For this retrospective case-cohort study we recruited 68 NPC patients who had been diagnosed with residual cervical lymphadenopathy after completion of radical radiotherapy with or without chemotherapy. The study was approved by the Institutional Review Board of the Sun Yat-sen University Cancer Center. Patients were eligible for this study if they fulfilled all of the following criteria: (1) had neck nodes that had not regressed completely by 3 months (i.e., neck lymph nodes larger than 1cm in diameter shown in MRI) after completion of therapy; (2) had undergone neck dissection in the Department of Head and Neck Surgery, Sun Yat-sen University Cancer Center; (3) had malignant cells found in their final neck specimen; (4) were newly diagnosed cases of NPC without metastasis; (5) had biopsy-proven World Health Organization types II-III NPC; (6) had no history of previous anticancer therapy; and (7) had completed radical RT with or without chemotherapy. NPC patients with neck recurrence (i.e., reappearance of lymphadenopathy after initial complete regression of nodal disease) or neck residue patients having received chemotherapy or salvage re-irradiation were excluded. Clinical, pathological, and radiological data of the eligible patients were reviewed and retrospectively reclassified. All patients were restaged according to the 7th AJCC/UICC staging system.
From January 2006 to December 2014, 292 NPC patients underwent neck dissection in the Department of Head and Neck Surgery at Sun Yat-sen University Cancer Center. Of them, 91 were NPC neck residue patients. Histopathological examination of the specimens from these patients showed 77 (84.6%) to be positive for malignant cells and 14 (15.4%) to be negative. During the follow-up period, 1 of the 14 patients who had clinically presumed but pathologically negative neck disease had disease progression. Bone metastasis was seen in 1/14 (7.1%) patients. No death and locoregional recurrence was seen in all during the follow-up period. As shown in supplement Figure 1, both of the 3-year PFS and 3-year DMFS of patients who had clinically presumed but pathologically negative neck diseases were 92.3% in our sample. As mentioned, the favorable outcomes of 14 patients who had clinically presumed but pathologically negative neck disease were also roughly the same as the NPC patients without neck residue. For this reason, we focus on the clinical characteristics and outcomes of the patients with positive histological findings. Among the 77 patients with positive histological findings, clinical data of initial treatment were not available for 9 patients who had completed radical RT with or without chemotherapy at other hospitals, and these patients were therefore excluded. The remaining 68 patients who met all the eligibility criteria comprised the cases (the neck residue group). Each patient in the neck residue group was matched with three other NPC patients who had been treated at Sun Yat-sen University Cancer Center between January 2006 and October 2014; these patients (n = 204) were selected from the institutional database and comprised the control group. Cases and controls were matched for the following: age (± 5 years), gender, pathological type, TNM stage, RT technique, type of treatment, and time period of therapy (±18 months) from the same institute. When an exact match was not available, a patient with more favorable characteristics was selected from the institutional database to prevent the results from being biased in favor of the study group. Table 1 and table 2 have summarized the matched characteristics and other characteristics of the patients in the two groups, respectively.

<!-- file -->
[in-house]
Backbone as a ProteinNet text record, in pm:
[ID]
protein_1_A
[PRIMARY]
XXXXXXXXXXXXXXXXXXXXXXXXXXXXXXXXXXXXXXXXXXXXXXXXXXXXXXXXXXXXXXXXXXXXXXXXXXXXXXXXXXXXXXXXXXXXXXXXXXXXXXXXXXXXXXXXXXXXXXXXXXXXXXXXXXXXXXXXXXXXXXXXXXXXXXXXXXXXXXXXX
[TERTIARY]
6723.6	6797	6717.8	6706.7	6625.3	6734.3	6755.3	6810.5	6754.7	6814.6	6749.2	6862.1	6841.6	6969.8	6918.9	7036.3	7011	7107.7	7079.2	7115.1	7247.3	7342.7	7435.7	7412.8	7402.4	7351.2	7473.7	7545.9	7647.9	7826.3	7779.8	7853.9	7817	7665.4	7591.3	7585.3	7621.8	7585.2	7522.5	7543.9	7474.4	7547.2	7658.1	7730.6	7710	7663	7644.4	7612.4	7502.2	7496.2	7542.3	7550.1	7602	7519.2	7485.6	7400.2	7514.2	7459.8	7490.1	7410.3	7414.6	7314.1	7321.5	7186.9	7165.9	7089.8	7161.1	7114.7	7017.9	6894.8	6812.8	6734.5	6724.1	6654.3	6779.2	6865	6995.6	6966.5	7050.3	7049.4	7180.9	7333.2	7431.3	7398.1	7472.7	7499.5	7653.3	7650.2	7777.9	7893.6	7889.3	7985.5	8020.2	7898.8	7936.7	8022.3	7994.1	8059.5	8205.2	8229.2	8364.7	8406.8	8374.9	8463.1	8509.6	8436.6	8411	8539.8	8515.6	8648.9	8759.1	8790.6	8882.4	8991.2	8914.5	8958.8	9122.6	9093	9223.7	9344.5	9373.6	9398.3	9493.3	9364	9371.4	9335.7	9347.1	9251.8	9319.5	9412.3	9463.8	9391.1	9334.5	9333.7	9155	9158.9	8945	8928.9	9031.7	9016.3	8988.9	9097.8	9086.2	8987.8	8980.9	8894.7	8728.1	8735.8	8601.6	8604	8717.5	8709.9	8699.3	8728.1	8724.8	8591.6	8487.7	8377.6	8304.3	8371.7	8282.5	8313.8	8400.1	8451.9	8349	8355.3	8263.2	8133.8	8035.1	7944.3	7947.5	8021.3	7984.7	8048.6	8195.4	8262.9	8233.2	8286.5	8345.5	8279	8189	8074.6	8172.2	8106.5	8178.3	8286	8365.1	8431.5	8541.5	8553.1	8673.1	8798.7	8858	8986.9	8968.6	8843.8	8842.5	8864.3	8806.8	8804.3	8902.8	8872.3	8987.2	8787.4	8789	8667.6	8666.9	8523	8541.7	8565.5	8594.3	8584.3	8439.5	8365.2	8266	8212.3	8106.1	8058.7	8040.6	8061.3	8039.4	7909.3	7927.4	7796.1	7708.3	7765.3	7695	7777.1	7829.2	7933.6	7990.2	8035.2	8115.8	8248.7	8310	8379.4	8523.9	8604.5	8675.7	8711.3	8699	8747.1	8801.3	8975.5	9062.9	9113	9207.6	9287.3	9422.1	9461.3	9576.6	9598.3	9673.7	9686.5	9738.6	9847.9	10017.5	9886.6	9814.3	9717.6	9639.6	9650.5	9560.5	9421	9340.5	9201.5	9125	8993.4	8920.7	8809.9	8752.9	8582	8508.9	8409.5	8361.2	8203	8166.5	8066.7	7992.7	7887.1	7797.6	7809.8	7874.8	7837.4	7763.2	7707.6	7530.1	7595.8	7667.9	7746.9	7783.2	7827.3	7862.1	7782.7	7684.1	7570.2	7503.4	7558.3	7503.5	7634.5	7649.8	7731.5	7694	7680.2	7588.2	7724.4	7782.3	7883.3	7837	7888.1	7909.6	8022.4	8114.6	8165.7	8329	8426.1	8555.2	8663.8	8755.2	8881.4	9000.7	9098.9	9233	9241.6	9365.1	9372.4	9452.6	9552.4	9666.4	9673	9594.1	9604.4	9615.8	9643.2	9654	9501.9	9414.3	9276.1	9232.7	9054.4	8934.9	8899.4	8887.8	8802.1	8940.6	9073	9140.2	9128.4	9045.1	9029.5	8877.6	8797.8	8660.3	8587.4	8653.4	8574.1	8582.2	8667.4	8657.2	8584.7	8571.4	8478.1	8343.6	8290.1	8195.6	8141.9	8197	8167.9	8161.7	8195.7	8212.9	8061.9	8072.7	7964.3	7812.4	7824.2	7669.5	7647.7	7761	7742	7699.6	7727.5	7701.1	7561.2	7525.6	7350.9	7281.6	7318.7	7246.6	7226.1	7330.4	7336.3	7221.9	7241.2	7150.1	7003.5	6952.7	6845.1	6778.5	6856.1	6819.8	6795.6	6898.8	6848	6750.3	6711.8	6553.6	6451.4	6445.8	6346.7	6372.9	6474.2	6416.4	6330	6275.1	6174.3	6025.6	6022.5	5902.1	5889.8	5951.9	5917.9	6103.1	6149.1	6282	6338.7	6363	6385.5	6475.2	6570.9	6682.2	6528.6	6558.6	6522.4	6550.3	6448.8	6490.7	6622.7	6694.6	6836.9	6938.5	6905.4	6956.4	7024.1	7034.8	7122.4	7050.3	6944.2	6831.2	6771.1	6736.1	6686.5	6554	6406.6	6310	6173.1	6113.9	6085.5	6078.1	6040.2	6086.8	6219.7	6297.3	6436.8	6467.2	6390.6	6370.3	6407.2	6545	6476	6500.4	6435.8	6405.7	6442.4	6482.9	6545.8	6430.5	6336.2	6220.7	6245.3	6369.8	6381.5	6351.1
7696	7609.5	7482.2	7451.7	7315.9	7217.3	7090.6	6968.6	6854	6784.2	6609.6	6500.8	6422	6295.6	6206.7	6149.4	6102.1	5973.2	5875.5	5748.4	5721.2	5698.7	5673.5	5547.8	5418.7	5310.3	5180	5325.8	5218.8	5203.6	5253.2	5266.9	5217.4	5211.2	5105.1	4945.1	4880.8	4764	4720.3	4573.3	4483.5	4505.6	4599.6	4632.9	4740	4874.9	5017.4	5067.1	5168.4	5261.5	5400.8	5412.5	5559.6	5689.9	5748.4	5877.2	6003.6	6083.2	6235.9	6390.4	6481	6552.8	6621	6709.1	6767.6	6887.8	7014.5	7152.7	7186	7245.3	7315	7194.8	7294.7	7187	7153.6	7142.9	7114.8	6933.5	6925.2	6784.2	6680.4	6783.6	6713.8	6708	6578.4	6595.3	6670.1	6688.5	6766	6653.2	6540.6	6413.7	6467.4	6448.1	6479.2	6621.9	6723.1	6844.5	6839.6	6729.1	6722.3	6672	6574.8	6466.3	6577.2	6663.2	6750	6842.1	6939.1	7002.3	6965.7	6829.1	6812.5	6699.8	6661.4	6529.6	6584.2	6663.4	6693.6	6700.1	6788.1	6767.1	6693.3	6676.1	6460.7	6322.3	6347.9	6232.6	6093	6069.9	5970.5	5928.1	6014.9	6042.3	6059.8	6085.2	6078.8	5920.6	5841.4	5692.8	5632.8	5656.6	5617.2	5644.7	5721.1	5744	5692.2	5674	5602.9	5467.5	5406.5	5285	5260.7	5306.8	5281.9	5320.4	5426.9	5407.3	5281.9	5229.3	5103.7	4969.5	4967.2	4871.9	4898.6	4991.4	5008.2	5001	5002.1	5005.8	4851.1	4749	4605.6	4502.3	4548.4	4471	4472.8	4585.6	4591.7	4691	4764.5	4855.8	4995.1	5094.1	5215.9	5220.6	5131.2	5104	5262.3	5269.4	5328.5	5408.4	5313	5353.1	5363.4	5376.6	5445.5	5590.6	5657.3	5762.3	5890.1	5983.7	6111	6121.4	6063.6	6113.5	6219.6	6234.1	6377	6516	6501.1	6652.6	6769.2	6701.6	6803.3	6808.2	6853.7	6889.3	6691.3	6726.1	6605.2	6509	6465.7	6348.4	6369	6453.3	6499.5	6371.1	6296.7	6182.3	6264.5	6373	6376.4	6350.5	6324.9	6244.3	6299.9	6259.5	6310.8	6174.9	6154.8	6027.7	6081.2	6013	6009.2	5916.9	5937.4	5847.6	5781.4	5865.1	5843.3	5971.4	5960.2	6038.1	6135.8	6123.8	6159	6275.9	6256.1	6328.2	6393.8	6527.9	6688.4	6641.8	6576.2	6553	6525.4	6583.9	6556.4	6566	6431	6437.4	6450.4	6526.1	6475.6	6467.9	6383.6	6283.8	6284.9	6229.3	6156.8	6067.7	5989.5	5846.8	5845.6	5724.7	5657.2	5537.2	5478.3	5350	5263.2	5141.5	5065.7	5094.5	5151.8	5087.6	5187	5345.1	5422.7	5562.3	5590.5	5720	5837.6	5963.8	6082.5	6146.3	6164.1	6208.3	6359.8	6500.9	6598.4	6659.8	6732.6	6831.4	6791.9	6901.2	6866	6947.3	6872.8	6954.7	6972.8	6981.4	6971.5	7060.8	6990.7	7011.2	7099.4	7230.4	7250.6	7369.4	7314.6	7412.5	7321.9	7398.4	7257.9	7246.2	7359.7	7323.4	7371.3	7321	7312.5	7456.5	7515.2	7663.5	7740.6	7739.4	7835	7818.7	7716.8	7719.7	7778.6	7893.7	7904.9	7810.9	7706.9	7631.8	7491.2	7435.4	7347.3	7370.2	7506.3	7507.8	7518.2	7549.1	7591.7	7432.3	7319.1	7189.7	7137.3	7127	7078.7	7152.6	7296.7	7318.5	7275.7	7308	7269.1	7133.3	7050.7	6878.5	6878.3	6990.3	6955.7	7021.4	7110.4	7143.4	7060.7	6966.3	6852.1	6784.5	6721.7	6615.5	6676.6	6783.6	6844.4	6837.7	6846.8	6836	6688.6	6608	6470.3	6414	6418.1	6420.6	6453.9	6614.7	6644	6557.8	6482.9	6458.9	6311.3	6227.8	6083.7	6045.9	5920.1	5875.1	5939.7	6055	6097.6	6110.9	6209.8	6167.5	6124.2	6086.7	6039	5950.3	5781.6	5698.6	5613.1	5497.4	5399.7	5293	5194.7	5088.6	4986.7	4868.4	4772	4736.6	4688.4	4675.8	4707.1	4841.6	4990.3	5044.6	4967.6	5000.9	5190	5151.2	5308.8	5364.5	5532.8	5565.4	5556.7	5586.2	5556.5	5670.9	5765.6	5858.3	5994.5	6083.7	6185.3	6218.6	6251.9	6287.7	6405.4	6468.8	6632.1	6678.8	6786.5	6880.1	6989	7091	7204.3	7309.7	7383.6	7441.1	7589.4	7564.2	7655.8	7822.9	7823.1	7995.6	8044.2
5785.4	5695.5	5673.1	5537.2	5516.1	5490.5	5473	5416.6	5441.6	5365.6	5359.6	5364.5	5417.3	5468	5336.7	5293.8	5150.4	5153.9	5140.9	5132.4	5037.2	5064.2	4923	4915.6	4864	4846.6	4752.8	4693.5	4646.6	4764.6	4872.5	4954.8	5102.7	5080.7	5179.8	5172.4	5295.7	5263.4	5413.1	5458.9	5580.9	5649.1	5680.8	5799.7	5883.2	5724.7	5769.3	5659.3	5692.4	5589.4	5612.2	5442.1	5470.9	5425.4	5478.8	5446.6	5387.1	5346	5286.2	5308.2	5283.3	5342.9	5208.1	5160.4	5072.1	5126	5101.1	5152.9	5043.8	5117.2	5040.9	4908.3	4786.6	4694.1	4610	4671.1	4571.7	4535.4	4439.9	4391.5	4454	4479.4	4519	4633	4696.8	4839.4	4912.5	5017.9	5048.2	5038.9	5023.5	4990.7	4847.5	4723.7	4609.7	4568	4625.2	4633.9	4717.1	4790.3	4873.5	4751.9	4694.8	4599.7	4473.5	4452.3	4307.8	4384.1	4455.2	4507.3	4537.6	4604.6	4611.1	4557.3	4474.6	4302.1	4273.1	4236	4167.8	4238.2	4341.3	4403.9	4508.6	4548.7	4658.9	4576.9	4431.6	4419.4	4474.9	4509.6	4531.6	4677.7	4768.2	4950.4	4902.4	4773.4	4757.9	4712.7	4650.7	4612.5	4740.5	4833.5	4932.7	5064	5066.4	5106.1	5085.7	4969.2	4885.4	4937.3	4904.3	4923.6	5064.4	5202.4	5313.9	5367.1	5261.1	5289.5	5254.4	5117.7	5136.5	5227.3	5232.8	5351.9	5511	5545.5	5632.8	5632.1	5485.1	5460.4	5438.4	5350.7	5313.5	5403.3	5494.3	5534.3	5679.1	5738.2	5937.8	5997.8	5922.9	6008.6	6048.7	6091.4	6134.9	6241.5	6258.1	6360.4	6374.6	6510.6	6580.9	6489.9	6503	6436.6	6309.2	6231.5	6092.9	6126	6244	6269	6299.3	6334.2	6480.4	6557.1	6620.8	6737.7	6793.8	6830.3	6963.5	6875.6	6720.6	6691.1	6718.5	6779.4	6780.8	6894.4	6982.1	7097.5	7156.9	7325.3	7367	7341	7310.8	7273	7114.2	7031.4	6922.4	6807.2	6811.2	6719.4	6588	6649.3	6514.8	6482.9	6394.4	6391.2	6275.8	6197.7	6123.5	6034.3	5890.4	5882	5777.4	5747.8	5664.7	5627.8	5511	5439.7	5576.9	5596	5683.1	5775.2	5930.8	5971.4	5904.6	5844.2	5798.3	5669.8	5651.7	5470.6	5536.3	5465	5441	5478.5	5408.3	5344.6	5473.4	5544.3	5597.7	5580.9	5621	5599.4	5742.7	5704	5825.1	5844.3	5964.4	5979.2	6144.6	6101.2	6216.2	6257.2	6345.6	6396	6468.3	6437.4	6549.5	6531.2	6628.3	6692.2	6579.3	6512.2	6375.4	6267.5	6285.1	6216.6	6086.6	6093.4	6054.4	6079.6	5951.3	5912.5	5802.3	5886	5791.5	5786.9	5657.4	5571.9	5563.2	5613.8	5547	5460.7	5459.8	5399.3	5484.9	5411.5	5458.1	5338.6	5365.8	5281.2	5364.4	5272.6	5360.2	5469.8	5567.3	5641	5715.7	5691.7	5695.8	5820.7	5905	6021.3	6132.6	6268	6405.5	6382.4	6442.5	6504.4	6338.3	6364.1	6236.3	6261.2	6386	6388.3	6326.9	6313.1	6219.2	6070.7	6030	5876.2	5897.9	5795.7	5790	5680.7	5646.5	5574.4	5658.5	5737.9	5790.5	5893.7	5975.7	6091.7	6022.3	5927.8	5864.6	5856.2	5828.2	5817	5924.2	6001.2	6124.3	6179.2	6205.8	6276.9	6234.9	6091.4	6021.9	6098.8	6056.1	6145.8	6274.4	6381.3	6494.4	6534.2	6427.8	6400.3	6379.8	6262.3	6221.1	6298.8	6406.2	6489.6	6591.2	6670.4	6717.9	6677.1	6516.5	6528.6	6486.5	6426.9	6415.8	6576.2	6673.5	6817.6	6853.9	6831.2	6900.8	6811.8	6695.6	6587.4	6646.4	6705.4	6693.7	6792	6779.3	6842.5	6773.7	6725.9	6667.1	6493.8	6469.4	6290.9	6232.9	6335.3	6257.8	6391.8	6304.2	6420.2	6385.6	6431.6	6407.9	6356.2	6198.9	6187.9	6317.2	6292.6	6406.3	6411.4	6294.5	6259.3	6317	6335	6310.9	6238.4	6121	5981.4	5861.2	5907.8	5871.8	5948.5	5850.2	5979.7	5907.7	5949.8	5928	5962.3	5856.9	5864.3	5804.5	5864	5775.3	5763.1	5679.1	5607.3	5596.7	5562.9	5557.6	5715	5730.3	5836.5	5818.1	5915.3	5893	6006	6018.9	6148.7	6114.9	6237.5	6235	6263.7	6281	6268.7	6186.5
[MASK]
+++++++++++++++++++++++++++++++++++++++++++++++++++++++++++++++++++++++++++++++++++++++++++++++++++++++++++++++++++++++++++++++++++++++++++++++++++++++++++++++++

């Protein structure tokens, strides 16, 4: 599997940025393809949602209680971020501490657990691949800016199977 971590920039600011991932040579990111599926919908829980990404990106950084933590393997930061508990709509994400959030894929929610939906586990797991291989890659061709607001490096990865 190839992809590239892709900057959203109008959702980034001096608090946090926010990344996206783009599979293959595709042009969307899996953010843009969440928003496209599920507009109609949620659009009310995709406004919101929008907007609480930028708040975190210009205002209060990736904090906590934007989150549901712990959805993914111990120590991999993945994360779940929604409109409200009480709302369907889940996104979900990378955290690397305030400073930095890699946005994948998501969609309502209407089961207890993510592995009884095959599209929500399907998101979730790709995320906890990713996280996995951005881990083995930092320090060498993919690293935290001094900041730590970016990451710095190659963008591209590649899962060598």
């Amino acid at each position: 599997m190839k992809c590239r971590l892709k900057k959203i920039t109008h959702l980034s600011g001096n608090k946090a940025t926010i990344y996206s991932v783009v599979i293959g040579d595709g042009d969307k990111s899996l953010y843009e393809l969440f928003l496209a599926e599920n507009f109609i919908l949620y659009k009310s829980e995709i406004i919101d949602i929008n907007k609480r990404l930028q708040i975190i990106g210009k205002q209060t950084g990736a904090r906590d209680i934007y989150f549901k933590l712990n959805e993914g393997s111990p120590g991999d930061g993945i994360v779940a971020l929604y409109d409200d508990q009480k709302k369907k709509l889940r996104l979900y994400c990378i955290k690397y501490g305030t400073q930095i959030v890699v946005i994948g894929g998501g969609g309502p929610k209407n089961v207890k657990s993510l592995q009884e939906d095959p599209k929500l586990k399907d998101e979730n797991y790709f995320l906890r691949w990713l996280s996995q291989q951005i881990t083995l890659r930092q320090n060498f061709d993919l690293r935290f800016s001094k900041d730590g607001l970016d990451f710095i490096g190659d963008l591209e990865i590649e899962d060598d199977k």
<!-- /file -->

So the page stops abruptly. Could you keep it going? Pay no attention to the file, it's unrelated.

All patients were evaluated by a complete physical examination, fiberoptic nasopharyngoscopy, magnetic resonance imaging (MRI) or computed tomography of the head and neck, chest radiography, abdominal ultrasonography, electrocardiography, bone scan by emission computed tomography, complete blood count with differential count, biochemical profile, and Epstein-Barr virus serology. All patients diagnosed with NPC were treated with standard-course conventional radiotherapy or IMRT, whether chemotherapy was administered depended on age and the stage of disease.
Patients were assessed at the time of treatment completion, at least once every 3 months over the next 3 years, and at least once every 6 months thereafter. The patient evaluation at follow-up included clinical examination, nasopharyngeal endoscopy, MRI of the nasopharynx and the neck area, chest radiograph, and abdominal ultrasonography. Patient status was determined by reviewing the medical records of patients as well as the follow-up requests from the treating physicians. All neck residue patients underwent neck dissection.